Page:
The two defendants were accused of violent and intimidating actions against the crew of the Vos Thalassa.

Decision & Reasoning: 

The Tribunal of Trapani had to determine whether the actions adopted by the Sudanese and the Ghanaian defendants against the crew were in violation of the provisions of the penal code or whether there was a situation of duress that would justify self-defence, since the decision to change course to the Libyan Coast would  result in a violation of the rights of the migrants on board the vessel.

In determining whether a legitimate defence could be invoked in the present case, the judge for the preliminary rulings found it necessary to investigate its defining elements such as the need of the existence of a self or somebody else’s right to defend; the injustice of the received offence and the proportionality of the defence against the aggressor.

With regard to rescue at sea, Italy is legally bound by the 1979 Hamburg Convention, which provides that the State that conducts a rescue operation – even if not in the SAR zone of its competence – is responsible for the landfall and the disembarkation of the individuals in a safe harbour (the so called place of safety, POS). According to the ECtHR settled case law, the security of the latter refers principally to the physical security of the individuals involved but also, to the effective possibility to request asylum.That being the case, the central question of the case is to determine if at the time of the facts Libya could be considered a POS. Relying on the information from UNHCR collected during the investigation, the Court noted that Libya – at that time – was not a safe country given the volatile political and social situation which destabilized and endangered the daily life of Libyan citizens but especially for asylum seekers, refugees and migrants.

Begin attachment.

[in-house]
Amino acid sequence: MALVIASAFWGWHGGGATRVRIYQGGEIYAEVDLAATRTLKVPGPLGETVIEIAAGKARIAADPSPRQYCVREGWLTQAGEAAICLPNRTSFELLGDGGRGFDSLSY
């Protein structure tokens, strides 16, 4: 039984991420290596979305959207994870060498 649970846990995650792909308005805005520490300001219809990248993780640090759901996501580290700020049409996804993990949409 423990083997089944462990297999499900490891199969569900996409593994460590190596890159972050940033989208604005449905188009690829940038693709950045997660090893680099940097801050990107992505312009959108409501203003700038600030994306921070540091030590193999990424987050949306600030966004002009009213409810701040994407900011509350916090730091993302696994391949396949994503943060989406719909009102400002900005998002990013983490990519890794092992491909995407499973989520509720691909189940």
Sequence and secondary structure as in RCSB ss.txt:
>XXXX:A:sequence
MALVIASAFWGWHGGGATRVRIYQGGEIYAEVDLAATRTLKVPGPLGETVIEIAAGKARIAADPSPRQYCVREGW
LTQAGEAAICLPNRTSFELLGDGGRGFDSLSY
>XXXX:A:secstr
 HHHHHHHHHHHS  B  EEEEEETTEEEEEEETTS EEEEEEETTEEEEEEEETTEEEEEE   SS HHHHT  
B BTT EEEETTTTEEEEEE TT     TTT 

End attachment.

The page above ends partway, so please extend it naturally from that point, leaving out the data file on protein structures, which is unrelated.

It was pointed out how the continuous guerrilla wars between rival factions and the inability to respect the international agreement with the UN in the area, led to Libya becoming a departure place for many migrants wishing to travel to Europe. If for Libyan citizens the situation is of evident danger and uncertainty, it is even more so for asylum seekers, refugees and migrants who transit through the Country, especially since Libya is not a signatory of the 1951 Geneva Convention and it does  not have domestic asylum legislation. Domestic immigration law  heavily punishes irregular entry, residence and exit from the State with undefined prison sentences and a fine of 700$Spread all around the country, detention centres have become theatre to continuous and systematic human rights violations of the detainees; detention in fact appears to be entirely arbitrary both in its substance and with regards to its procedural aspectIt seems clear that Libya could not be considered as a place of disembarkation for migrants. According to the decision of the Tribunal, an eventual push back to the Libyan territory, an unsafe harbour, would result in a violation of the non-refoulement customary law.